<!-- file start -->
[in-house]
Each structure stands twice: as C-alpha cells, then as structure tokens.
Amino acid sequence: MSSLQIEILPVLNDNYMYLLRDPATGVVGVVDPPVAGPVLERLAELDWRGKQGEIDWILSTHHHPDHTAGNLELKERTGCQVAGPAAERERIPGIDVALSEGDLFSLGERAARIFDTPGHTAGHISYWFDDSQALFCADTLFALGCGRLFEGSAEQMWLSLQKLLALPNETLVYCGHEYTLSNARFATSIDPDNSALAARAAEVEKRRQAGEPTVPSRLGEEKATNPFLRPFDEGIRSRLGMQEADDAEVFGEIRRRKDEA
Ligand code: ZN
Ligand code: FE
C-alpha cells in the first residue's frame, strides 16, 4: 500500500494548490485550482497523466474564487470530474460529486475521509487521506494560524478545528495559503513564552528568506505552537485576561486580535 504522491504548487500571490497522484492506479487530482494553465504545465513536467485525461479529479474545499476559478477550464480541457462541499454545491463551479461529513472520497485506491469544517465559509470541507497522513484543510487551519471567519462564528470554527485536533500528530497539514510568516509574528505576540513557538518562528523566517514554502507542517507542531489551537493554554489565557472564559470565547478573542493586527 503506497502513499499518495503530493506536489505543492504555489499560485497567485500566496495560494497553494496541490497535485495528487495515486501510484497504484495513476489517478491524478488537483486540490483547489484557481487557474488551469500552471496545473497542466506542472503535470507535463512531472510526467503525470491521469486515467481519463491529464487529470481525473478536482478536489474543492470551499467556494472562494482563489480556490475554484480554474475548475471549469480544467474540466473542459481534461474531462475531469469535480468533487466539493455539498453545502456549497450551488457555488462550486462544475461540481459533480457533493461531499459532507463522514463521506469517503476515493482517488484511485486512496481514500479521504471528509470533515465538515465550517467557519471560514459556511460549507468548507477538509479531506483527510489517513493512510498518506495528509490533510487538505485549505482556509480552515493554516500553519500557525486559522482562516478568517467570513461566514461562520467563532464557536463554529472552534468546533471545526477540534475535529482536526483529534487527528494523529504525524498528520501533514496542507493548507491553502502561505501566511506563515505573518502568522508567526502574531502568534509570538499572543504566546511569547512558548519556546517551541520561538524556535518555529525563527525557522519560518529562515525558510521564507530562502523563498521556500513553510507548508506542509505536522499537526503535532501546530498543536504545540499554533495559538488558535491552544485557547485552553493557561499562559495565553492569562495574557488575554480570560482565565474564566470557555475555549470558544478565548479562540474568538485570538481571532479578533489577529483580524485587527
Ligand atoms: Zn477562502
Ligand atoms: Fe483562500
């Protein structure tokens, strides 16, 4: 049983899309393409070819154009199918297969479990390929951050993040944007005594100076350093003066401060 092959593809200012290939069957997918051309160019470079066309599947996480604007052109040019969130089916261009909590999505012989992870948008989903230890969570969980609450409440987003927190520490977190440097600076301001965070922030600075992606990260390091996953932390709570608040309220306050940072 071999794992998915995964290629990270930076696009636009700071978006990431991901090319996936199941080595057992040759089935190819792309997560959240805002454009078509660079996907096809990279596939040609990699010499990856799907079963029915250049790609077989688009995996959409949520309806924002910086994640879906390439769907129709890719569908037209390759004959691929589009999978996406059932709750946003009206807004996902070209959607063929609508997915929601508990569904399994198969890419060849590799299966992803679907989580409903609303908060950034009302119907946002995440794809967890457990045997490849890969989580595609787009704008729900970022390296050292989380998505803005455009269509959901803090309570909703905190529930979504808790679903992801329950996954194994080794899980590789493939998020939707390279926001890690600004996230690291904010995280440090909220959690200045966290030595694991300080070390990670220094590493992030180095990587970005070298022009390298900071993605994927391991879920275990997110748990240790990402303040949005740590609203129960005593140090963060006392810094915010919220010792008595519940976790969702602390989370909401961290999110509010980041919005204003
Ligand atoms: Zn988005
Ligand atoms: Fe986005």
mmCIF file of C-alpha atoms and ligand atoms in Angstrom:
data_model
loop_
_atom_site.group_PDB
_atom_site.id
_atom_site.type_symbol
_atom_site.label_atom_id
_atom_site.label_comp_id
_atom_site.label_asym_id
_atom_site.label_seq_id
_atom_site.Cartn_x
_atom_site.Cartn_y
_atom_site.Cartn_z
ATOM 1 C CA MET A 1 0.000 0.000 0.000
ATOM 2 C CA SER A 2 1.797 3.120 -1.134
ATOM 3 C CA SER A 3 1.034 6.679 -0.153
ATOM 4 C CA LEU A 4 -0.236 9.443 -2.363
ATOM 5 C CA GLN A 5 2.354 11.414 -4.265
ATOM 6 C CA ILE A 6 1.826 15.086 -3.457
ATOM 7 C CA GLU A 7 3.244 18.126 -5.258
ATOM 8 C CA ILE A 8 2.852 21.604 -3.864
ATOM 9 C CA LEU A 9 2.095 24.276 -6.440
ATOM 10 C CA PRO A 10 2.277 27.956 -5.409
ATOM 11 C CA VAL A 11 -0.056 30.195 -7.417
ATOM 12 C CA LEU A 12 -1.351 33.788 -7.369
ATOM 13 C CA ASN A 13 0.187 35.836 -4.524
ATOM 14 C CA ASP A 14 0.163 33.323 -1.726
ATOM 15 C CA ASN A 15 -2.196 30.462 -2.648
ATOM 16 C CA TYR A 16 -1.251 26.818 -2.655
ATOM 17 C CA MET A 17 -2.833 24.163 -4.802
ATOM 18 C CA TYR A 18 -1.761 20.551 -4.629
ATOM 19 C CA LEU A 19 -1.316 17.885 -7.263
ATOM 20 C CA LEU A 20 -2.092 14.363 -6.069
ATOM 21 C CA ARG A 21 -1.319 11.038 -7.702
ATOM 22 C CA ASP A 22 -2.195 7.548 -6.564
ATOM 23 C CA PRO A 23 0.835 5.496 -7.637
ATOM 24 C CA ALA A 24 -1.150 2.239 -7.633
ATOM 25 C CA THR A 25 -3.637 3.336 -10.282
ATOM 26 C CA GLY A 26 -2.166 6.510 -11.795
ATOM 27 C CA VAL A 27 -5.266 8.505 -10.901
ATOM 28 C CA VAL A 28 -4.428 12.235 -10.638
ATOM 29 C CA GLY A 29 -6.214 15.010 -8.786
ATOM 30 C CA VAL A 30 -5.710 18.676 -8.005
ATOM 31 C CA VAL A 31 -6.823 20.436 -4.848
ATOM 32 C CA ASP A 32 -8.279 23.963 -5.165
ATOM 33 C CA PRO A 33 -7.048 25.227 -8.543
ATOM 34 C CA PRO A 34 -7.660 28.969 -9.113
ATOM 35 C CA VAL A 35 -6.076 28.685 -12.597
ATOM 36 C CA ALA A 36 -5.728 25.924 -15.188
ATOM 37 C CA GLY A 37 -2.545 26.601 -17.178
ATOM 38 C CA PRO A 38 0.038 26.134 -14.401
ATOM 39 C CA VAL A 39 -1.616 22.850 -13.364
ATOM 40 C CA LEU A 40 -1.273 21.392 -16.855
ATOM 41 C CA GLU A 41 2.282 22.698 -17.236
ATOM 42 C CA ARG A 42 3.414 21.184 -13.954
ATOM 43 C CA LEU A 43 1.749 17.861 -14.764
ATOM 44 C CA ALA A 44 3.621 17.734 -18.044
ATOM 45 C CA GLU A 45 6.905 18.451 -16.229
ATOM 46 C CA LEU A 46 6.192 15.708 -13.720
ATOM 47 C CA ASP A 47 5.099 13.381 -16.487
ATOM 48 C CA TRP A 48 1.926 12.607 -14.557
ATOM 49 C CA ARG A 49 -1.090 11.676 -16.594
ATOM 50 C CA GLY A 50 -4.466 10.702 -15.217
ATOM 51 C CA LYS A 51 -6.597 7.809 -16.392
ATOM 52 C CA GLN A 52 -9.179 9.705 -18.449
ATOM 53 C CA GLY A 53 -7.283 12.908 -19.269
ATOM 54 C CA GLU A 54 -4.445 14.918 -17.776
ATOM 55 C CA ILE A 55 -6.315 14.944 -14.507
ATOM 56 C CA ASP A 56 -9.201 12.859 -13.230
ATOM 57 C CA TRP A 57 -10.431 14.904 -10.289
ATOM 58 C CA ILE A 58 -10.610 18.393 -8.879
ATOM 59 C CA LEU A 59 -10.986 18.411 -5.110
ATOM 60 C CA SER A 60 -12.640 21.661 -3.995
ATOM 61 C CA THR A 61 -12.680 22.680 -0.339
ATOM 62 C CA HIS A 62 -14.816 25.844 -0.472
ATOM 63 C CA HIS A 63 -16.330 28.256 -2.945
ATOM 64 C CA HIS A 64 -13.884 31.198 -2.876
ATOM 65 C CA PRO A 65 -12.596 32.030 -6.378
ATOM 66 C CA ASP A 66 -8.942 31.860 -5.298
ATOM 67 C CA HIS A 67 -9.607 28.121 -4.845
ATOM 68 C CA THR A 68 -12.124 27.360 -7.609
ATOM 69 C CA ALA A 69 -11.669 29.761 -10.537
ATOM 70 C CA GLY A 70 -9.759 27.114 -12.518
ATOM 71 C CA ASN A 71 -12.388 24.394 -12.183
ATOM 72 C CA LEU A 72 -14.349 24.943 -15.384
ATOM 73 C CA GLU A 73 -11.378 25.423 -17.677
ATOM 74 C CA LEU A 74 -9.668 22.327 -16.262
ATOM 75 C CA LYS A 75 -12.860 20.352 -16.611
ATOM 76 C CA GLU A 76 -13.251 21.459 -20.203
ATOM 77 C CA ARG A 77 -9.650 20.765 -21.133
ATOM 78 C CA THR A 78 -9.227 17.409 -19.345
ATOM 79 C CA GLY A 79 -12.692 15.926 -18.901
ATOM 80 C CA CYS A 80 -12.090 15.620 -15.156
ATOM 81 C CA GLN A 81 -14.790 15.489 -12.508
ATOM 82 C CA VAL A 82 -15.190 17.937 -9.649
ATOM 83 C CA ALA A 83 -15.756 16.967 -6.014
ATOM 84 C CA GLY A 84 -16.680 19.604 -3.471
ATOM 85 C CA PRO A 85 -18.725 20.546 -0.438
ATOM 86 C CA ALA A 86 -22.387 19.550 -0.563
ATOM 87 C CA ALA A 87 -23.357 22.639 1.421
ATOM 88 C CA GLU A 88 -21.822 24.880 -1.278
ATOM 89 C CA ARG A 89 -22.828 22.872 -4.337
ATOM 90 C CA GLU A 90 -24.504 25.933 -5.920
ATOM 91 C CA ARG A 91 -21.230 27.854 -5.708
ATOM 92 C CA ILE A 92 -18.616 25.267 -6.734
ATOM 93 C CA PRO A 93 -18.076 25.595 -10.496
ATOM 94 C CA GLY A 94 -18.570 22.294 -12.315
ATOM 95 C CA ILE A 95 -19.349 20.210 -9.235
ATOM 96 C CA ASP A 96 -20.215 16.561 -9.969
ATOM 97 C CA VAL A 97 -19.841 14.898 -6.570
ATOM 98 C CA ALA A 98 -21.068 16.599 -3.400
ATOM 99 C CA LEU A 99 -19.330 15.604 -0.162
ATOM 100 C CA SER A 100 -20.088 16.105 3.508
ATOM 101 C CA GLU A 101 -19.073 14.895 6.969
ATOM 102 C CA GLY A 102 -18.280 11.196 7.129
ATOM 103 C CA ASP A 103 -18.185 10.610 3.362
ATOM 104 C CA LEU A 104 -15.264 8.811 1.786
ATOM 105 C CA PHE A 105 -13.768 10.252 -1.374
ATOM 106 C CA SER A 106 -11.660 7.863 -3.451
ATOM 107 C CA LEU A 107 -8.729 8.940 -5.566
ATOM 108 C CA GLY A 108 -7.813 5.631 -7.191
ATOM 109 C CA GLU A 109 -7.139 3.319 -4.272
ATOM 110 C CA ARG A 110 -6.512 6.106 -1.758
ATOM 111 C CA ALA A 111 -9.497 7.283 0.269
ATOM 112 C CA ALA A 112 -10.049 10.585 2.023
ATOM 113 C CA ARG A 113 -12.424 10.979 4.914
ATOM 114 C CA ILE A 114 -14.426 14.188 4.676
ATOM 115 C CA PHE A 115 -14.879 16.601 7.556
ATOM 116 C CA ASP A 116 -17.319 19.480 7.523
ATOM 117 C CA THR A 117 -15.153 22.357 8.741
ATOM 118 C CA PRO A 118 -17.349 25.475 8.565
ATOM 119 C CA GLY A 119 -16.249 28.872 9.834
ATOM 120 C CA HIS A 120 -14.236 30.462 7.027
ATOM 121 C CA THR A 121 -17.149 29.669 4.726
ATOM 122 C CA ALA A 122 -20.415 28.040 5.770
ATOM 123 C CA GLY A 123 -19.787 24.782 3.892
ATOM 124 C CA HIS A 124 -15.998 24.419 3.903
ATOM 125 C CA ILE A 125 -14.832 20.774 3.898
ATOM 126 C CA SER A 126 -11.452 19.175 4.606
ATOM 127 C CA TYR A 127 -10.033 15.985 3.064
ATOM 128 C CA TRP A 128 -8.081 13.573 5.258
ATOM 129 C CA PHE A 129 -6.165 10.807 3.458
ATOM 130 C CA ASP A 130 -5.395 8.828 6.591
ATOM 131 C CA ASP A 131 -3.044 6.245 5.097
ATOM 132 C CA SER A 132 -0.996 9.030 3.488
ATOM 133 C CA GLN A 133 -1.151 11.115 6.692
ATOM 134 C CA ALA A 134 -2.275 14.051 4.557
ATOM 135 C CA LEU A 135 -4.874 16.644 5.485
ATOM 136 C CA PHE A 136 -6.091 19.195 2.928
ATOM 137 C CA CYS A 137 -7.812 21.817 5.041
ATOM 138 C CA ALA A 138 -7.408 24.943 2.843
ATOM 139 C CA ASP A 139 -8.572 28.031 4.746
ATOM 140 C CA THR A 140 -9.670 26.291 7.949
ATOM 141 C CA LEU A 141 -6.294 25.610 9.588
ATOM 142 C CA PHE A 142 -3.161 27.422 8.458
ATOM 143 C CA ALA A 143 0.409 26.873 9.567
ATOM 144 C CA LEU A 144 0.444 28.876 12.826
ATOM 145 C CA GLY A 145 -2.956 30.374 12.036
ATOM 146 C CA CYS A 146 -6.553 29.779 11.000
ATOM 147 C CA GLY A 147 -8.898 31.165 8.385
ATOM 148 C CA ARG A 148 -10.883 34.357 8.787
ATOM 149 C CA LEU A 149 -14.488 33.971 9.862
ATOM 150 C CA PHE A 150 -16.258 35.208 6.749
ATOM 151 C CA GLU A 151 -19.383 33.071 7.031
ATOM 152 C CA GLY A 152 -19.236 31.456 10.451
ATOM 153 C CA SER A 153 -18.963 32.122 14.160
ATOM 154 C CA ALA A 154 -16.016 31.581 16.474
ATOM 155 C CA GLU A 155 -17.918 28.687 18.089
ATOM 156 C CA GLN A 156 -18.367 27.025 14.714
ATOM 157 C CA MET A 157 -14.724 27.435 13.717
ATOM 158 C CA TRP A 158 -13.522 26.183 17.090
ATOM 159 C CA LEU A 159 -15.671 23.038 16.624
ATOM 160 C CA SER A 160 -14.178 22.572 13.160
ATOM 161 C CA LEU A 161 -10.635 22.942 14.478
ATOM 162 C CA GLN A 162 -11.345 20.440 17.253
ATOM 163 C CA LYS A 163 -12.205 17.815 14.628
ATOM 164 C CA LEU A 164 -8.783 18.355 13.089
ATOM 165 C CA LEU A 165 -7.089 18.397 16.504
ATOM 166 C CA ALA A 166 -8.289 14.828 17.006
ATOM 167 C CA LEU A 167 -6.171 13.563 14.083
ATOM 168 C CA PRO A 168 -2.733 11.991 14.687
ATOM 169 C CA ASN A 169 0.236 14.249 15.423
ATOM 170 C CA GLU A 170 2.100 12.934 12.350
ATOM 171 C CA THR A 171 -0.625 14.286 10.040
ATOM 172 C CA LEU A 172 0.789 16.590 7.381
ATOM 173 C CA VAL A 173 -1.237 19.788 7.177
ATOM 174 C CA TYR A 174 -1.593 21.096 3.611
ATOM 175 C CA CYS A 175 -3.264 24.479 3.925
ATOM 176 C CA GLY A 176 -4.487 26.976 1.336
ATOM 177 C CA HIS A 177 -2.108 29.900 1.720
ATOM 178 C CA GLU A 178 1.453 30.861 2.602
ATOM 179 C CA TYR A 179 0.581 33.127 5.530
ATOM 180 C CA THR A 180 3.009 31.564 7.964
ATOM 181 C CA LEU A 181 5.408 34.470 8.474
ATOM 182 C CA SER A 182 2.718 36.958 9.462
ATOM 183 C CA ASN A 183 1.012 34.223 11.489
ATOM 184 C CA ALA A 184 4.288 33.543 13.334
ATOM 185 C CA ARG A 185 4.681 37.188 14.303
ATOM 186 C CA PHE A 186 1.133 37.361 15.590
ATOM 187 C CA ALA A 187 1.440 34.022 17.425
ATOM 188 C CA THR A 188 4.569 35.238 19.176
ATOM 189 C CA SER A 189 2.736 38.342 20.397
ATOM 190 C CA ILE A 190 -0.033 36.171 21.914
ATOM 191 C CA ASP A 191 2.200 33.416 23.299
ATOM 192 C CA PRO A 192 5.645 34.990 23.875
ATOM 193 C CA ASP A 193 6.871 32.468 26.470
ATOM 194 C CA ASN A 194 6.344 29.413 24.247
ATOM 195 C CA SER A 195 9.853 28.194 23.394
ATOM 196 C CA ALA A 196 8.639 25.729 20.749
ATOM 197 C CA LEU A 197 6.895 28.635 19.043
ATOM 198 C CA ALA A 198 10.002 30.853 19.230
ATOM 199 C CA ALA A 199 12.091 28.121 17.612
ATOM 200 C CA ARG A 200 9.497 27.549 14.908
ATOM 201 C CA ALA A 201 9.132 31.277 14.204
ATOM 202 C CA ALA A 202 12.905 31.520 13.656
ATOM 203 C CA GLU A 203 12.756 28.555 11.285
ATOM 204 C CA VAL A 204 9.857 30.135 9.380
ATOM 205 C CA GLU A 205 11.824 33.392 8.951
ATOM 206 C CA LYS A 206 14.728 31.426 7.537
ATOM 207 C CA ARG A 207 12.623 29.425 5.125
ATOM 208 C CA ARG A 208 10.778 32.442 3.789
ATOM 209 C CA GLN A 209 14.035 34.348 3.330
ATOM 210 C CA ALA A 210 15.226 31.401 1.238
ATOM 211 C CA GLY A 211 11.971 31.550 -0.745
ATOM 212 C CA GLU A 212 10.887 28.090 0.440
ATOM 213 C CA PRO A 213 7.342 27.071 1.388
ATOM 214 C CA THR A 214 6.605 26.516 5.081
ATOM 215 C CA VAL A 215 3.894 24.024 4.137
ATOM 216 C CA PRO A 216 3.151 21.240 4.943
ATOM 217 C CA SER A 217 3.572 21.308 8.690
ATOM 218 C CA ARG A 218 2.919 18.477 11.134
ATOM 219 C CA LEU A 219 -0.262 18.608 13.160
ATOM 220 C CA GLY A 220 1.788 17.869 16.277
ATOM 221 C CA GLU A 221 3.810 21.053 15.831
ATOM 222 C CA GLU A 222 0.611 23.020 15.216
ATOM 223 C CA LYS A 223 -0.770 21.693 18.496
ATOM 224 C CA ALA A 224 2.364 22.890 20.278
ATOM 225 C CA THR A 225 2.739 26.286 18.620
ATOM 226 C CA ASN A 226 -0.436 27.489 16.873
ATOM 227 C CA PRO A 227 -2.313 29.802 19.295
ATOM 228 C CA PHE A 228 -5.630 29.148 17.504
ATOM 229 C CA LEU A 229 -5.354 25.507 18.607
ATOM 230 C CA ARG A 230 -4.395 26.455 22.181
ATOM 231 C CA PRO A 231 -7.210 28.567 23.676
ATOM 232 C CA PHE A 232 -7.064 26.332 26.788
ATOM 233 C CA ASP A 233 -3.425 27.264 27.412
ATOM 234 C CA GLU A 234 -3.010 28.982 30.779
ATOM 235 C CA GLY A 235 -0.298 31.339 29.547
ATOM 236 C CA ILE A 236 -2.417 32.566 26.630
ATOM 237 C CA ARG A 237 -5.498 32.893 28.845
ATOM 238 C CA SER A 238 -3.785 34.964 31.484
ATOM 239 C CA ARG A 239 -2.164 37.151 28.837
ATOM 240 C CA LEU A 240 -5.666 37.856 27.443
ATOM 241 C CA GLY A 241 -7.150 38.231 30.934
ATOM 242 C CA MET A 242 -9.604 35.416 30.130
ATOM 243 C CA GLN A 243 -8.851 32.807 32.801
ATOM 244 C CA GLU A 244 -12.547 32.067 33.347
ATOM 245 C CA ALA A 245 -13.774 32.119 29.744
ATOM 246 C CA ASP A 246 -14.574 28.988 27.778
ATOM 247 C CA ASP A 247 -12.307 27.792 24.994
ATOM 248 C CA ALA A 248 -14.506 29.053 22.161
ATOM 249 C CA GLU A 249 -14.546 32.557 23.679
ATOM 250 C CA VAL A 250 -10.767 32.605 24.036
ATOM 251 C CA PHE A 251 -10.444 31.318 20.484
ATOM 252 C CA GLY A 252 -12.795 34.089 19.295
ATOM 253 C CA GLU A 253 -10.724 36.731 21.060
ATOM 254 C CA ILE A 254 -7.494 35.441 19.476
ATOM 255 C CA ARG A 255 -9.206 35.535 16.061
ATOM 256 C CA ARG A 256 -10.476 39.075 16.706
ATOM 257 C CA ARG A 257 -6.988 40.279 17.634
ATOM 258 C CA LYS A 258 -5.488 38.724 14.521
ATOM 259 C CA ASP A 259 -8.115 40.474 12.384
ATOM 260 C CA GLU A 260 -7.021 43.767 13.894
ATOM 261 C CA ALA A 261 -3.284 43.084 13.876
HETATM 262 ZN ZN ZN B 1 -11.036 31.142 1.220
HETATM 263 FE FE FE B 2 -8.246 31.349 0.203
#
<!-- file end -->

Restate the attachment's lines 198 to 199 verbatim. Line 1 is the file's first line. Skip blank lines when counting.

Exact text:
ATOM 174 C CA TYR A 174 -1.593 21.096 3.611
ATOM 175 C CA CYS A 175 -3.264 24.479 3.925